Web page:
This is all too bad as underneath all the technical restrictions and connectivity woes there's a very good game. Hopefully EA will fix the issues sooner than later, so players can enjoy the thrill of building and maintaining a city they can call their own.

Families can talk about...

  • Families can talk about SimCity's required Internet connection -- even though it's a single-player game. Yes, you can visit cities created by others, but EA has chosen to make persistent online connectivity mandatory, which has upset players. Not only won't you be able to play with no connection (such as an airplane) but you're relying on EA's server to host the games, which can be buggy or too busy. What do you think about building a game that has to be played online?

  • Families can also discuss why simulation games are so compelling. What do you like about managing this game? What do you not like?

Game details

Platforms:Windows
Price:$59.99
Pricing structure:Paid
Available online?Not available online
Developer:Electronic Arts
Release date:March 5, 2013
Genre:Simulation
Topics:Cars and trucks, Magic and fantasy, High school, Science and nature, Space and aliens, Trains
ESRB rating:E10+ for Mild Violence (Windows)

This review of SimCity was written by

Common Sense Media's unbiased ratings are conducted by expert reviewers and aren't influenced by the product's creators or by any of our funders, affiliates, or partners.

Quality

Our star rating assesses the media's overall quality.

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Learning ratings

  • Best: Really engaging; great learning approach.
  • Very Good: Engaging; good learning approach.
  • Good: Pretty engaging; good learning approach.
  • Fair: Somewhat engaging; OK learning approach.
  • Not for Learning: Not recommended for learning.
  • Not for Kids: Not age-appropriate for kids; not recommended for learning.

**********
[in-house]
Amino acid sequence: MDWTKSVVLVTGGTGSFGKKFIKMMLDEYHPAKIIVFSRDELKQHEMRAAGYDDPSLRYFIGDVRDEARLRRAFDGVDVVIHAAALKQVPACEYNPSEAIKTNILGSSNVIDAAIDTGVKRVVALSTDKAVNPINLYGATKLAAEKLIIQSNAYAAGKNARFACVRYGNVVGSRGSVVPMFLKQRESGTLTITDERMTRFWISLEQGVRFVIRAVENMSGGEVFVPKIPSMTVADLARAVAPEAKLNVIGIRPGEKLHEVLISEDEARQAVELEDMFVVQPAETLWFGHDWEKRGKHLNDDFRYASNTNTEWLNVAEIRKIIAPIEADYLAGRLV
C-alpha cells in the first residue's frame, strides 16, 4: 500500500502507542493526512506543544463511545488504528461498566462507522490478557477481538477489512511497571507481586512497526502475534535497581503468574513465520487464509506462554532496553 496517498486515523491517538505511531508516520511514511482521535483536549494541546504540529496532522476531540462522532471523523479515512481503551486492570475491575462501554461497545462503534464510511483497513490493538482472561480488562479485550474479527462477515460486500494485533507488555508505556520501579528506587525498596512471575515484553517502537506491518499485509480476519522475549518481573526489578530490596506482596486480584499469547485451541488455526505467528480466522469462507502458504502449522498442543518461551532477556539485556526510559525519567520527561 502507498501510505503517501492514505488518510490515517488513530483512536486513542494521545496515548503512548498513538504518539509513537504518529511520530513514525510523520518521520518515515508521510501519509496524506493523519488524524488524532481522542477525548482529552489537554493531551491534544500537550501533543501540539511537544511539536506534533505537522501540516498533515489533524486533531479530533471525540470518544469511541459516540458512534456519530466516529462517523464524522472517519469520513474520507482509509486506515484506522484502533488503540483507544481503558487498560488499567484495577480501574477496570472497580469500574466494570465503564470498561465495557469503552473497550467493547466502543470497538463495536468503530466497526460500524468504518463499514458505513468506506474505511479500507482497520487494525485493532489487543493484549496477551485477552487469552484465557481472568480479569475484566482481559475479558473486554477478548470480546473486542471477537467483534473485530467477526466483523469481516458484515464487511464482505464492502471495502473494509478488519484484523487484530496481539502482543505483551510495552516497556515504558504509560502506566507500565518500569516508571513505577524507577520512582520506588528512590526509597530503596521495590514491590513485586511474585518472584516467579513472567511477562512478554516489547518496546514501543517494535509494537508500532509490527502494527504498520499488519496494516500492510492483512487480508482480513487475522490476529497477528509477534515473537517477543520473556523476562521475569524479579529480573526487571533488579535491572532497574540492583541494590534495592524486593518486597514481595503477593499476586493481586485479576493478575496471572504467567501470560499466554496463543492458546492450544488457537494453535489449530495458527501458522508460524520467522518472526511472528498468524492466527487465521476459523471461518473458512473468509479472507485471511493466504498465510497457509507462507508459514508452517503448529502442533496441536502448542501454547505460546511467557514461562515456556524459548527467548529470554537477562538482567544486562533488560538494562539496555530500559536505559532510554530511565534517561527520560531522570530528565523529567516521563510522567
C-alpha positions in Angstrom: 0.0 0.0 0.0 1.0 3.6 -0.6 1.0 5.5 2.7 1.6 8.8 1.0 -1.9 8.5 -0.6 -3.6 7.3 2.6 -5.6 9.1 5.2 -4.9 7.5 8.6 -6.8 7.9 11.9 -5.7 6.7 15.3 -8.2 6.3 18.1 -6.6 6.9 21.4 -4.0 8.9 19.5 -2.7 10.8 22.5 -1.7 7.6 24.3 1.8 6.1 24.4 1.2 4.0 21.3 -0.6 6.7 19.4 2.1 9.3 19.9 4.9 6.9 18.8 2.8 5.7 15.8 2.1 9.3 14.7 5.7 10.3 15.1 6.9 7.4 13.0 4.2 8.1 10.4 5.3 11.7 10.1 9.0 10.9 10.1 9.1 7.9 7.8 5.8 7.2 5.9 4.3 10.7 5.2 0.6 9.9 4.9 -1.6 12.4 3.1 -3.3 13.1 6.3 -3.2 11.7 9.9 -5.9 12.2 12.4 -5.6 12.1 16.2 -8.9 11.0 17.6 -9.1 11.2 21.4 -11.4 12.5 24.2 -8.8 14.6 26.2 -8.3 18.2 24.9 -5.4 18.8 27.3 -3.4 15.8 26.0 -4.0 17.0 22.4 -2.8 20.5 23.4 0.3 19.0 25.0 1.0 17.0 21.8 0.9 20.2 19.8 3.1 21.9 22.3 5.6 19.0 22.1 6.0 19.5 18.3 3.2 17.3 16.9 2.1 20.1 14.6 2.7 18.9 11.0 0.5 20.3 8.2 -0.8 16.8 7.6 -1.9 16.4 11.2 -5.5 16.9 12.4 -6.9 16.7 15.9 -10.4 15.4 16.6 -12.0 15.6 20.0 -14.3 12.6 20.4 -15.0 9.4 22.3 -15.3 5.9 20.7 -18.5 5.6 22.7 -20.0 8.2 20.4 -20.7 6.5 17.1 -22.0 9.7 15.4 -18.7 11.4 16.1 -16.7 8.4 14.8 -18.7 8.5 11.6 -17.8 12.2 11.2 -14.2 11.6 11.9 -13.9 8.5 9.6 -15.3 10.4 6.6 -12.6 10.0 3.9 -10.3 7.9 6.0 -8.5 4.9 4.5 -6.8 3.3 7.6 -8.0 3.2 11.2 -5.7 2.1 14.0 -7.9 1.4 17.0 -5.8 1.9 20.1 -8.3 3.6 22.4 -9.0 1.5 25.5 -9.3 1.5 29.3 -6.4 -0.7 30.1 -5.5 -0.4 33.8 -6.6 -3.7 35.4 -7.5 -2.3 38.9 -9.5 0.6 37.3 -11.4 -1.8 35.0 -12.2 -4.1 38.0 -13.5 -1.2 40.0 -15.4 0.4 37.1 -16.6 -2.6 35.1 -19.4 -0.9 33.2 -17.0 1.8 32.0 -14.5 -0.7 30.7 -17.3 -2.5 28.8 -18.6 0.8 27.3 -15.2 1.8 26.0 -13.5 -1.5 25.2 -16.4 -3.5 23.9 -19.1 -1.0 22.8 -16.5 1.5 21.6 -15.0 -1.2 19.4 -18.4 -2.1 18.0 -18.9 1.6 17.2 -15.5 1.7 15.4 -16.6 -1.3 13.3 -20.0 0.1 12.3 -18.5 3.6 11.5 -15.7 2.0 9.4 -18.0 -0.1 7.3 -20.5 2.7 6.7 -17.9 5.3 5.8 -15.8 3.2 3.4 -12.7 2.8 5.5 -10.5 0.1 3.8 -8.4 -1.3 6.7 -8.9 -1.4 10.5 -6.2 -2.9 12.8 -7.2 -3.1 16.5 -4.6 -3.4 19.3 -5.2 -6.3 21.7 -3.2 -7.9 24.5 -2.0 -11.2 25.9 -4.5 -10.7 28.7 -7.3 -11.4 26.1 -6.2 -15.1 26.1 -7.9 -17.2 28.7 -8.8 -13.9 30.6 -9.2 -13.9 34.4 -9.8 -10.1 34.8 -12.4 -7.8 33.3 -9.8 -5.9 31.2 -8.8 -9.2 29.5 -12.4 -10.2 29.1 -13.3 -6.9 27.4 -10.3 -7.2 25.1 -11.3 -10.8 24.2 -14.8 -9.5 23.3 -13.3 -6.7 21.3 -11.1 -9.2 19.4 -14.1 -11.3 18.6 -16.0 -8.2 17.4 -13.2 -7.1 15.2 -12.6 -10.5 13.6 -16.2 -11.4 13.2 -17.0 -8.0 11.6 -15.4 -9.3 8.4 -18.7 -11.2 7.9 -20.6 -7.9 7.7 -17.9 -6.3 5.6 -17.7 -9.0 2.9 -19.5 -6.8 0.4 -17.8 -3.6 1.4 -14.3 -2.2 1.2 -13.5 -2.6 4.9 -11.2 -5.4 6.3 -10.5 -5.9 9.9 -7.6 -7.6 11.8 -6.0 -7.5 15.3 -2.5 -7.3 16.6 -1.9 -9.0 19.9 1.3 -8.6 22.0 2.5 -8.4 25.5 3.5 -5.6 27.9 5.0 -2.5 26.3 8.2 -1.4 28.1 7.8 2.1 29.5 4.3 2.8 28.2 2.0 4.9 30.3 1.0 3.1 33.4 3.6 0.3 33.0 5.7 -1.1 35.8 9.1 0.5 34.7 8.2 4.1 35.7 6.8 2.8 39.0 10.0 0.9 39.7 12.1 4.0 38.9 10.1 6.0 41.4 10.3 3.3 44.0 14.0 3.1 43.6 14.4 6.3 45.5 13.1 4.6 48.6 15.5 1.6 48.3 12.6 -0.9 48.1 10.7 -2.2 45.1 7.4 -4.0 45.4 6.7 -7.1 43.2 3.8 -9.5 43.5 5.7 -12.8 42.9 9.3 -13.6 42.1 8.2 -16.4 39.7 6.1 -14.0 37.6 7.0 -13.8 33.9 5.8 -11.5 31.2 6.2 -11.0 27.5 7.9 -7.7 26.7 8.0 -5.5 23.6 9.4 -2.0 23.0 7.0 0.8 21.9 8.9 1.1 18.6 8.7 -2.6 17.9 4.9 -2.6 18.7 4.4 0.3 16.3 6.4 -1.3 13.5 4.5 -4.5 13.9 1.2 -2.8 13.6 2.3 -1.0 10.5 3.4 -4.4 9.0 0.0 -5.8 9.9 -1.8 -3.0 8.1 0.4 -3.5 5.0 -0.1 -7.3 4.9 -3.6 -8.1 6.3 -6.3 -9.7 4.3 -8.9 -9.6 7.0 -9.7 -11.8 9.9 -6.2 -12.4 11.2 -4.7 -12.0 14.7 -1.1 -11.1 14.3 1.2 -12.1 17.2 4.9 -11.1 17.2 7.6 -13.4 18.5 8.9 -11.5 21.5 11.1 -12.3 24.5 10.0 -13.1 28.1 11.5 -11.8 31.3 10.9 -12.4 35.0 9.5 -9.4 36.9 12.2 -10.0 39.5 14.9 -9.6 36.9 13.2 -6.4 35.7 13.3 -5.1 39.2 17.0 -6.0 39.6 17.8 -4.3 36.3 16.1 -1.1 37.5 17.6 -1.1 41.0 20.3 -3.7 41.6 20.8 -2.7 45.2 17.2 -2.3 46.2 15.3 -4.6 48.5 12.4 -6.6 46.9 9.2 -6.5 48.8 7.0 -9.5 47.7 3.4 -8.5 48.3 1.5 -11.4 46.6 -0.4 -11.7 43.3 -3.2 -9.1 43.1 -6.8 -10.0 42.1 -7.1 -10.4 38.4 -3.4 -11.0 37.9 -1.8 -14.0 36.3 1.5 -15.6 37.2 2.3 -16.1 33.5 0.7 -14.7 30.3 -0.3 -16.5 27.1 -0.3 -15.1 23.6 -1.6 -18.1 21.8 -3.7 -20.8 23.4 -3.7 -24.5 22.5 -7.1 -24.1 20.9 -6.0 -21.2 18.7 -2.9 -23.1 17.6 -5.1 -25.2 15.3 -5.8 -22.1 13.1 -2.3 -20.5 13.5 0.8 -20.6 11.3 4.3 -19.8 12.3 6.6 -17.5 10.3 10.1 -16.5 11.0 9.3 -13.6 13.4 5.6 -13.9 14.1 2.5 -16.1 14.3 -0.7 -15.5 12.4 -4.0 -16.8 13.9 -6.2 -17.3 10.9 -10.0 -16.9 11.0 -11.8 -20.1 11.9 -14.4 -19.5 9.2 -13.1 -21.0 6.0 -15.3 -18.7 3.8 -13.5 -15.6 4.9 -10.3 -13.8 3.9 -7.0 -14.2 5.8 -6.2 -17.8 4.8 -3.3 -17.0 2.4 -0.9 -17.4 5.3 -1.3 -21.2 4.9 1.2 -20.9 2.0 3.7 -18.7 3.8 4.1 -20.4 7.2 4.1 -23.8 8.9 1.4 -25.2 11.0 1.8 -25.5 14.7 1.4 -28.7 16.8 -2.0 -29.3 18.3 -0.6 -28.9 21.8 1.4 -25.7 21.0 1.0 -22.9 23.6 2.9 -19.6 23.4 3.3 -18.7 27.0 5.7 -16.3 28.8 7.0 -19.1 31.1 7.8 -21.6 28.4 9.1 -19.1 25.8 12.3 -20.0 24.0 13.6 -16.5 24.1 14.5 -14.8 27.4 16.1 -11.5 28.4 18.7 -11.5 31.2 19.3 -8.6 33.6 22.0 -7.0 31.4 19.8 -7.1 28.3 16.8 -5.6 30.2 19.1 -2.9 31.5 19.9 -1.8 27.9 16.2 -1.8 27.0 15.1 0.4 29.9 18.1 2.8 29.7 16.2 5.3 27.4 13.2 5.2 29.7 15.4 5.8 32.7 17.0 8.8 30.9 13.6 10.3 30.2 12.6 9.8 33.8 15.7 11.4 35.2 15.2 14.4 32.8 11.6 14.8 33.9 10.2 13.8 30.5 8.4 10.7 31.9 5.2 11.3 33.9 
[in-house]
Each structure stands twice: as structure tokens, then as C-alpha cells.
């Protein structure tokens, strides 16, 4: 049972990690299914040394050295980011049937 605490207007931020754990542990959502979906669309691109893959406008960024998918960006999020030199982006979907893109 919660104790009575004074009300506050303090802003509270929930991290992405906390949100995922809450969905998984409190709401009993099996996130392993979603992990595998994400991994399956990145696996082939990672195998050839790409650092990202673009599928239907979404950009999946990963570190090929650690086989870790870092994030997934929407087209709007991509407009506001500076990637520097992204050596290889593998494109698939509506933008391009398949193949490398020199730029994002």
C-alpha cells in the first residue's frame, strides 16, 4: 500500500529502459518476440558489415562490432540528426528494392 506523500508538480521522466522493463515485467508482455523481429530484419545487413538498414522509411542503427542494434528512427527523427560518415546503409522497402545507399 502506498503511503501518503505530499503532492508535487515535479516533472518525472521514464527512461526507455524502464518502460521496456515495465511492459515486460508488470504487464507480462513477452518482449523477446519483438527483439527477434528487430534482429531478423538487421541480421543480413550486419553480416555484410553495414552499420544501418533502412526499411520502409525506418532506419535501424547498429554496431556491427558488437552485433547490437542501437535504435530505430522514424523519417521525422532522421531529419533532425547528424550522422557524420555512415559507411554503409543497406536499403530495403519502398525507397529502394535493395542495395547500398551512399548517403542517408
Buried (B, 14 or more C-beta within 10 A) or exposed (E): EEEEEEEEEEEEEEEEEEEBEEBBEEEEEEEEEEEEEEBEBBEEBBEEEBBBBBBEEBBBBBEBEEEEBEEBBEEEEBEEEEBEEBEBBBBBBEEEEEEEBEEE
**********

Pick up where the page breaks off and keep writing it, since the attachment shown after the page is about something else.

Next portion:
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What parents and kids say

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Teen, 13 years old Written byslyfox432 October 13, 2013
age 10+
 

Great with some concerns.

On for ages 10 and up just like CSM said. LOTS of positive characters and role models. Not so much violence. Parents may be concerned because you need internet connection to play, and they might think it's not so safe. Overall a nice game, only concerns is the privacy and safety.
What other families should know
Great messages
Great role models
Safety and privacy concerns
Teen, 13 years old Written byMath345 December 30, 2013
age 10+
 

Good Game

Its a very good and entertaining game. Online, not extremely addictive. Very changeing and fun.
What other families should know
Great messages
Teen, 15 years old Written byLetterz February 8, 2014
age 9+
 
LEARNING

Simcity

I think this game is great. There are a few times where it can get a little iffy, such as when there are police shootouts, or some of the disasters, but those are really the only concerns. It isn't the most realistic simulator, but it's ok.
What other families should know
Great messages
Great role models
Easy to play/use